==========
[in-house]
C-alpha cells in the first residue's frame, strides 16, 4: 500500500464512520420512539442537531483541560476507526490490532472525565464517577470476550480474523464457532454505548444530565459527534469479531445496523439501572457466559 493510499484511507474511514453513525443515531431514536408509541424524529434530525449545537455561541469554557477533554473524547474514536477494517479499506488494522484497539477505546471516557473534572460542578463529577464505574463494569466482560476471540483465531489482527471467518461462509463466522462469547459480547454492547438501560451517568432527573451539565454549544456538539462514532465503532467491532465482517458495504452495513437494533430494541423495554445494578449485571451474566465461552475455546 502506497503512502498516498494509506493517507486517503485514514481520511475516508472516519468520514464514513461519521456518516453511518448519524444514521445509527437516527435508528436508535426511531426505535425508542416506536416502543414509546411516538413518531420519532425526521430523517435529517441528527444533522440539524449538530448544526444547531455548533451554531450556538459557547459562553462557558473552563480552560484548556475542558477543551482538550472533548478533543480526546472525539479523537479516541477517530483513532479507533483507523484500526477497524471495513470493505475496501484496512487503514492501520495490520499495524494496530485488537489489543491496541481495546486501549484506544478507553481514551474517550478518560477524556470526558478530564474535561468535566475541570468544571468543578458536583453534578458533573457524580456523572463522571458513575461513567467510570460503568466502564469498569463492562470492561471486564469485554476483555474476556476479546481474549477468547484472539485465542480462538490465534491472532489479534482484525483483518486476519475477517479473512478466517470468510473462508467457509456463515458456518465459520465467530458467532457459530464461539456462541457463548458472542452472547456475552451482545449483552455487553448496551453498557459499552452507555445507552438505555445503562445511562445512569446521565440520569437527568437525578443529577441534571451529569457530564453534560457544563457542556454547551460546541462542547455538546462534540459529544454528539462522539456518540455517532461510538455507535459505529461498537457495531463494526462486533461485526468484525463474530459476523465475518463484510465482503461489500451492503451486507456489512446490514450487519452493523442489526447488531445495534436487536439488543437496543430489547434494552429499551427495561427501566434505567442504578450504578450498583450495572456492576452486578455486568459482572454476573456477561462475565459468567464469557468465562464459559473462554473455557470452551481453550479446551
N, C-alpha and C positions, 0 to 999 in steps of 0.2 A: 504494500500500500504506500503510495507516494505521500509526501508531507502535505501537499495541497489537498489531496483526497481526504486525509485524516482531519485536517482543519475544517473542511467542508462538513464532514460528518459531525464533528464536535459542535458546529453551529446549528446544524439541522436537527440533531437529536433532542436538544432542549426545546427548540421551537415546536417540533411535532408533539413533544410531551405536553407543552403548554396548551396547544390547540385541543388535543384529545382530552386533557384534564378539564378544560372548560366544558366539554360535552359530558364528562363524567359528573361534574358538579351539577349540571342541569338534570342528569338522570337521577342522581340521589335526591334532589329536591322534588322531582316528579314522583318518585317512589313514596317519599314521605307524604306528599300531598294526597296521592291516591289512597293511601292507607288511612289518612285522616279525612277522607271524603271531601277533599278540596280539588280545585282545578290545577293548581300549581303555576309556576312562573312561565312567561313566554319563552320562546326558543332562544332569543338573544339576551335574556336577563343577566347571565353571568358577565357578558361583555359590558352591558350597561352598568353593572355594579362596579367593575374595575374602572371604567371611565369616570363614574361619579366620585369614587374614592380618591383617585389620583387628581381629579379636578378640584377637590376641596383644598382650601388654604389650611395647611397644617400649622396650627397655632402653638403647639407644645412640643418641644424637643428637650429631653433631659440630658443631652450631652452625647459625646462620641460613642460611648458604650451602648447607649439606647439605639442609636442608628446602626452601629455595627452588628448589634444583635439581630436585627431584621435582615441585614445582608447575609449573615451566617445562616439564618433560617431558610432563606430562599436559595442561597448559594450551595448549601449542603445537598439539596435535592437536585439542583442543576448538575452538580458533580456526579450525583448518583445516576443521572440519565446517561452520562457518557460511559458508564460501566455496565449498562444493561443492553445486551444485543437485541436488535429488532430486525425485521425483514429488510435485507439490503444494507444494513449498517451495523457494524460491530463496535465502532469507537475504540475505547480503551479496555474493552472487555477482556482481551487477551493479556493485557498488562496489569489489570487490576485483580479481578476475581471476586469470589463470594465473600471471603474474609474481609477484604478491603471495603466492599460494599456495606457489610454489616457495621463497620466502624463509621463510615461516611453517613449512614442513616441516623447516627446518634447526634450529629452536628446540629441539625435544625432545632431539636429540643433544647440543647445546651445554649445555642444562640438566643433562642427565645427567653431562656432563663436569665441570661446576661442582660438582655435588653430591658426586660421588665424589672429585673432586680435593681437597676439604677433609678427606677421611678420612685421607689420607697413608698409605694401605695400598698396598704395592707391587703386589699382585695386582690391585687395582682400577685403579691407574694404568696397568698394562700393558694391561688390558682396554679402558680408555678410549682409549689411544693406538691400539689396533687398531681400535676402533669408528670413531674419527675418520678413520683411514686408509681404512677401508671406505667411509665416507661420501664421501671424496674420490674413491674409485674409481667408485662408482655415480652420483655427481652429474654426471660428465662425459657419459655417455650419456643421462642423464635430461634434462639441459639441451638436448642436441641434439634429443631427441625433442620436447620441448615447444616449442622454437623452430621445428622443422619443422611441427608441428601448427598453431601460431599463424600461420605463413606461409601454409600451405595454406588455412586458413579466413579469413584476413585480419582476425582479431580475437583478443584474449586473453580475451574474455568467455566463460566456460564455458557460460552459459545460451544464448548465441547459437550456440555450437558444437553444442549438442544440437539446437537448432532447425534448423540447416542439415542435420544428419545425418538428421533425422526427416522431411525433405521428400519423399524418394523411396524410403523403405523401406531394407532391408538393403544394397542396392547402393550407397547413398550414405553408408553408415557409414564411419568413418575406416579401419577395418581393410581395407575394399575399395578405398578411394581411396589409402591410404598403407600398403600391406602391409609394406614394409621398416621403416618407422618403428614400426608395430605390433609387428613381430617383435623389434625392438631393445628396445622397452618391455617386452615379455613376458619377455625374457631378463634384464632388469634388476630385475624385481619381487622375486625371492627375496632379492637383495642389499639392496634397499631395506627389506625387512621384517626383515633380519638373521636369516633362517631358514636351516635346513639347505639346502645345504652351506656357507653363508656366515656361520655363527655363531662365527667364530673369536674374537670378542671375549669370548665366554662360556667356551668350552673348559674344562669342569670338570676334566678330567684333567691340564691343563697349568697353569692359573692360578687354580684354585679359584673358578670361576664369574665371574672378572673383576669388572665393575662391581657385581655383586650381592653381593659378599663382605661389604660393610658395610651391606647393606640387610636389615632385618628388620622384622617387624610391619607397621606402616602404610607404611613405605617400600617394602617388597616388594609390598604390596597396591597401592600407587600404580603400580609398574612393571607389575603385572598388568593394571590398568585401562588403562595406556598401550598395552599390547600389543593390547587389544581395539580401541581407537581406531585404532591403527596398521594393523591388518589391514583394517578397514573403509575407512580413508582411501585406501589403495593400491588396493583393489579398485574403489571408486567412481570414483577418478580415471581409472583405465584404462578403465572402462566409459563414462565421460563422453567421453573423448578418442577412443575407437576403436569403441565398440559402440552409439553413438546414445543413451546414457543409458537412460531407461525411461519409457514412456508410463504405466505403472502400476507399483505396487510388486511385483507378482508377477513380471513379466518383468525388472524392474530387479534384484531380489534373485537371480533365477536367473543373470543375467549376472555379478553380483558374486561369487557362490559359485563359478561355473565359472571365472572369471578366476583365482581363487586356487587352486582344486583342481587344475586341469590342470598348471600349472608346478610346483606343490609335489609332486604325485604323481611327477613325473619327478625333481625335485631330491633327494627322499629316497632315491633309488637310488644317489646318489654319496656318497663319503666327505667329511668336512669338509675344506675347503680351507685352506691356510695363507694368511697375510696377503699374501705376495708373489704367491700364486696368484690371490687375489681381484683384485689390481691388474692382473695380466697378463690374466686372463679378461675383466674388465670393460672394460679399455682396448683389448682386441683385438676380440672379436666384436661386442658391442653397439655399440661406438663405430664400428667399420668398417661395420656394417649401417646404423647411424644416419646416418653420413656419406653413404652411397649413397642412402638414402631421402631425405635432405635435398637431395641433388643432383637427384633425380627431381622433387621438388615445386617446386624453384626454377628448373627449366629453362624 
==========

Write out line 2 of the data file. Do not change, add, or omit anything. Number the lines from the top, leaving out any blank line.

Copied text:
C-alpha cells in the first residue's frame, strides 16, 4: 500500500464512520420512539442537531483541560476507526490490532472525565464517577470476550480474523464457532454505548444530565459527534469479531445496523439501572457466559 493510499484511507474511514453513525443515531431514536408509541424524529434530525449545537455561541469554557477533554473524547474514536477494517479499506488494522484497539477505546471516557473534572460542578463529577464505574463494569466482560476471540483465531489482527471467518461462509463466522462469547459480547454492547438501560451517568432527573451539565454549544456538539462514532465503532467491532465482517458495504452495513437494533430494541423495554445494578449485571451474566465461552475455546 502506497503512502498516498494509506493517507486517503485514514481520511475516508472516519468520514464514513461519521456518516453511518448519524444514521445509527437516527435508528436508535426511531426505535425508542416506536416502543414509546411516538413518531420519532425526521430523517435529517441528527444533522440539524449538530448544526444547531455548533451554531450556538459557547459562553462557558473552563480552560484548556475542558477543551482538550472533548478533543480526546472525539479523537479516541477517530483513532479507533483507523484500526477497524471495513470493505475496501484496512487503514492501520495490520499495524494496530485488537489489543491496541481495546486501549484506544478507553481514551474517550478518560477524556470526558478530564474535561468535566475541570468544571468543578458536583453534578458533573457524580456523572463522571458513575461513567467510570460503568466502564469498569463492562470492561471486564469485554476483555474476556476479546481474549477468547484472539485465542480462538490465534491472532489479534482484525483483518486476519475477517479473512478466517470468510473462508467457509456463515458456518465459520465467530458467532457459530464461539456462541457463548458472542452472547456475552451482545449483552455487553448496551453498557459499552452507555445507552438505555445503562445511562445512569446521565440520569437527568437525578443529577441534571451529569457530564453534560457544563457542556454547551460546541462542547455538546462534540459529544454528539462522539456518540455517532461510538455507535459505529461498537457495531463494526462486533461485526468484525463474530459476523465475518463484510465482503461489500451492503451486507456489512446490514450487519452493523442489526447488531445495534436487536439488543437496543430489547434494552429499551427495561427501566434505567442504578450504578450498583450495572456492576452486578455486568459482572454476573456477561462475565459468567464469557468465562464459559473462554473455557470452551481453550479446551